Article: Inhabitant

Spend Money Where You Spend Your TimeSpend Money Where You Spend Your Time

Once you’ve saved money, where should you spend it in order to maximise your happiness? To answer that, just look at what you spend your day doing, proportionally, and allocate money accordingly.

A lot of us work from a home office and thus average at least 10 hours a day in one chair in front of the computer. Subtract eight hours from the day for sleeping means you are spending 10 out of 16 hours, or 62 per cent of your waking day, in this chair. That’s a pretty large percentage of your time.

Now ask yourself; would you rather spend 62 per cent of your time either “making do” with a mediocre chair and powering through in relative misery, or would you rather spend it in comfort? The higher the percentage of your day you spend in a task, the easier the question becomes. Presumably most like myself would rather spend 62 per cent of the time comfortably rather than suffering back pain.

But even so, talking in percentages is abstract, and humans have an easier time thinking in pure numbers than we do in abstract terms. So let’s get some actual numbers.

10 hours/day * 5 days/week * 52 weeks/year = 2600 hours a year that you’re sitting on that chair. (You’ll have some weeks off for holidays, but you’ll also probably be working late, or working weekends, so let’s just say it evens out.)

Say the typical mediocre office chair costs $100, and a really good chair — a spine-conforming, back-supporting, muscle-relaxing specimen — costs $800. If you spread your $700 over the course of 2600 hours, that comes out to about 25 cents an hour. Would you pay 25 cents an hour to be comfortable? My guess is yes. The numbers look even better when you realise you won’t switch chairs every year. Even at five years — which is short for a quality chair — you’re down to 5 cents per hour.

You can then examine other things you do throughout the day, like the computer (which works out to be about the same as that chair), or a smartphone (1-2 hours), or a mattress (8+ hours), and adjust accordingly. If your computer takes 10 seconds to open an app and you can shave it down to two by swapping in an SSD, that’s a worthwhile purchase when you factor in frustration and time saved. If your computer locks up frequently because you don’t have enough RAM or if it’s just too slow, it’s in your own interest to upgrade or get a new computer. If you can get through your day with as little aggravation, frustration and discomfort as possible, You’ll be much more relaxed, which benefits yourself and the people around you. And preventing stress is much better than having to spend money later on to alleviate stress.

If you don’t work at home, you probably won’t have as easy a time finding items that you use for a majority of your day, but you still can. Start by making a list of what you do all day and evaluate what equipment you need to do those tasks. For example, here’s a generic list:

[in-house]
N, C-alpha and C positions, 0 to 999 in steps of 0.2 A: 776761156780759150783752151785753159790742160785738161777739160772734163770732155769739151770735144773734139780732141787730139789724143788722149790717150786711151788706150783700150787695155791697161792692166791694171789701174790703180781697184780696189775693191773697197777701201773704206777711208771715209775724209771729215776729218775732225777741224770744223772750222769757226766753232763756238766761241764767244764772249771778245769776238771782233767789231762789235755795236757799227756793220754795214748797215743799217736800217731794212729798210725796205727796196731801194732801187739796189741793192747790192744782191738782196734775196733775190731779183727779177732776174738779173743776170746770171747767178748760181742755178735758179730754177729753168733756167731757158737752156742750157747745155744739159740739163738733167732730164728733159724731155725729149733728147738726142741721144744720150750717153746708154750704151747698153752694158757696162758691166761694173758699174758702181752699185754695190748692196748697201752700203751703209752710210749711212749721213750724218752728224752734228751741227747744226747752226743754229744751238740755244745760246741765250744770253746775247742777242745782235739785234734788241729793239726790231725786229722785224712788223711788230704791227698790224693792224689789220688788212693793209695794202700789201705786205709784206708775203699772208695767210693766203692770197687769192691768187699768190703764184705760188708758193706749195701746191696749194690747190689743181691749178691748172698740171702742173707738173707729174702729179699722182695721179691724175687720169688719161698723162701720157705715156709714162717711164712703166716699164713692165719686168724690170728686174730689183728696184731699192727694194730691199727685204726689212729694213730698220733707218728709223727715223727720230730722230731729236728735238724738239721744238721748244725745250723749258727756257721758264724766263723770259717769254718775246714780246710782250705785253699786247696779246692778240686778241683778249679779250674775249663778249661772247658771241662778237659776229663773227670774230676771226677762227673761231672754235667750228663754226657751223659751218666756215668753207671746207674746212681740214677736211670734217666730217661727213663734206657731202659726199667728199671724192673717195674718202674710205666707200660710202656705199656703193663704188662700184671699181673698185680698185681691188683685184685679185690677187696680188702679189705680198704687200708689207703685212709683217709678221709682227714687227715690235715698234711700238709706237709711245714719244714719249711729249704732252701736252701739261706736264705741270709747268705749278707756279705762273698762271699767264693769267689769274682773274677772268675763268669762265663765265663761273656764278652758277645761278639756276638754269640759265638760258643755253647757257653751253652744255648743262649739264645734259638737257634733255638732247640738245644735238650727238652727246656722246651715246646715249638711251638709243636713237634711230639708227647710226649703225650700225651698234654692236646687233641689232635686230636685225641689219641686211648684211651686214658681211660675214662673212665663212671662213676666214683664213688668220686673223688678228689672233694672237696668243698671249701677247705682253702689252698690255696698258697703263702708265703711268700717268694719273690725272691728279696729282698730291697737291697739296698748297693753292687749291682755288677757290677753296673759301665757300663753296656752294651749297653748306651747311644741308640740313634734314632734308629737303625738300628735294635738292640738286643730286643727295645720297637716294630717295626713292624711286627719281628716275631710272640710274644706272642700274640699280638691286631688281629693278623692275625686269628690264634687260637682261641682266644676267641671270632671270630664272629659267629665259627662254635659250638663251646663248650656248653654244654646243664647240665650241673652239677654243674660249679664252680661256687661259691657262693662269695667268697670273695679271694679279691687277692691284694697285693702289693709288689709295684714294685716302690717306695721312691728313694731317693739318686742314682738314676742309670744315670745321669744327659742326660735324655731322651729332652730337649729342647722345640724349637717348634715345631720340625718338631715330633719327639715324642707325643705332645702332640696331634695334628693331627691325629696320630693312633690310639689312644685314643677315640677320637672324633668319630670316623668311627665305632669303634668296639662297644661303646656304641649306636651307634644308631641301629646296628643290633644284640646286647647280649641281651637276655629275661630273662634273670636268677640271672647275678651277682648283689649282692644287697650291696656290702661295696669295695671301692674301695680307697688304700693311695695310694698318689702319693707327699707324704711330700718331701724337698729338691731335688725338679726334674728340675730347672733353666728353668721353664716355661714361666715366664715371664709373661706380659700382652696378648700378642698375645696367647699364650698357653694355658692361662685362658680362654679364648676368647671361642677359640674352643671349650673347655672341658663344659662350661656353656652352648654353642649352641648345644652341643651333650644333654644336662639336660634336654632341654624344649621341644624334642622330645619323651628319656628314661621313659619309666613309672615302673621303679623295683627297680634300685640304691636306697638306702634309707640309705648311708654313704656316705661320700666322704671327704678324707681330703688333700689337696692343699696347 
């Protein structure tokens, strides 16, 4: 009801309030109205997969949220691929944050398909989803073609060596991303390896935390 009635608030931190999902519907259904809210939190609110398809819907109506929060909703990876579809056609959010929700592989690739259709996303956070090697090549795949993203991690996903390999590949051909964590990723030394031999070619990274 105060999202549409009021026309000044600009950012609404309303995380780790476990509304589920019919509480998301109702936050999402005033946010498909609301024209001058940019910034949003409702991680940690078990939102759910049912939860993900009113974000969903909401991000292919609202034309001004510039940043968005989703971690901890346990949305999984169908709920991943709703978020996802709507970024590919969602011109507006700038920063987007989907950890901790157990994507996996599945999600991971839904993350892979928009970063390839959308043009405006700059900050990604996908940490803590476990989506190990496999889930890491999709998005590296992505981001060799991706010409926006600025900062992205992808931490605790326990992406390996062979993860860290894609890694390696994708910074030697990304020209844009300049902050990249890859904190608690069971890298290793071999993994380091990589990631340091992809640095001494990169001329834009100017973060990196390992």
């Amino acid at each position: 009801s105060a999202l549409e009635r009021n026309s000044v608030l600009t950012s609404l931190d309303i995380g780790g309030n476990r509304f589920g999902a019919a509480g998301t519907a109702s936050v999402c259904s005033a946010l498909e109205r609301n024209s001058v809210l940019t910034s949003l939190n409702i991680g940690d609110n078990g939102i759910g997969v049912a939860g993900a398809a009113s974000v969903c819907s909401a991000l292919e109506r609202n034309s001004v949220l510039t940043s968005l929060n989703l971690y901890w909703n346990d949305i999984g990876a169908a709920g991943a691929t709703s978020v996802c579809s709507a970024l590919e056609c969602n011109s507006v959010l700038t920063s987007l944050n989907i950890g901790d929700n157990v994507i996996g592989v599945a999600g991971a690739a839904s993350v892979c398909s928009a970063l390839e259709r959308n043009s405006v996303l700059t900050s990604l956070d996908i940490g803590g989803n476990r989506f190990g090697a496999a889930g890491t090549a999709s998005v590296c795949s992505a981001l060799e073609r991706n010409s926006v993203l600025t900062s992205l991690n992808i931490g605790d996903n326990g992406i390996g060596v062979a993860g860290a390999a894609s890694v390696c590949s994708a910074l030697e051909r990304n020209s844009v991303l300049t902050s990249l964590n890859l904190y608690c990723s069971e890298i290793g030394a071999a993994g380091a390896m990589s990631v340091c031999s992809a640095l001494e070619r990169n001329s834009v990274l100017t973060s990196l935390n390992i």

8 hours: (Work) Office chair, computer, office desk, monitor
2 hours: (Commute) Car, car accessories
1 hour: (Cooking) Kitchen utensils
3 hours: (Living room recreation) TV, video games, music
1 hour: (Reading) Kindle/iPad
1 hour: (Exercise/Hobbies) Running, treadmill, garden equipment
You might not be able to convince your manager that you need an expensive chair, but you may have more luck getting them to splurge for an ergonomic keyboard and mouse, or a better monitor. And even if they don’t, you should go ahead and spend this money yourself, because you’re going to be much happier for it. Just make sure that everyone knows these items are yours and refrains from ‘using’ them.

The same principle applies to your leisure time as well. Getting nice gardening equipment if you like to spend an hour unwinding after work in your backyard, or better running shoes/clothes if you exercise every day, or a nicer bike for your weekends or commuting will make the time spent more enjoyable. If you or your family likes to cook daily, imagine how much easier — or stress free-the process would be if all your tools were good.

Those of you with a long commute in a horrible car may not want to go all the way into getting a brand new car, but you can at least get some better back support, a more capable sound system, a navigation system or some way to make those hours of your day less miserable. If you’re going to be spending two hours a day confined in a single place, why not spend a little and use that time listening to audiobooks, which can be entertaining as well as informative.

If you’ve got any sort of back pain or if you’re not satisfied with your mattress, you should get a good replacement mattress immediately. Not only do you spend a third of every single day on that thing, the aftereffects of a good or bad night’s sleep affects the other two thirds dramatically. This will be money well spent.

Many of us already have been using our disposable income to comfort ourselves, but we might not be doing this in the most optimal manner. Instead of dumping money into a jet-ski you only use four weekends a year, investing in things you use every single day can make you happier in the long run, even if they’re not as flashy a purchase. It’s easy to get into the habit of retail therapy for items we use very infrequently to make ourselves feel better, but it’s not often that we consider how much these purchases will improve our day-to-day existences. And if you really must have a jet-ski, think about renting instead of buying.

By evaluating and making a list of what it is you do all day and then applying this principle, you can make sure your dollars are going to the areas in your life that have the highest impact on your happiness.


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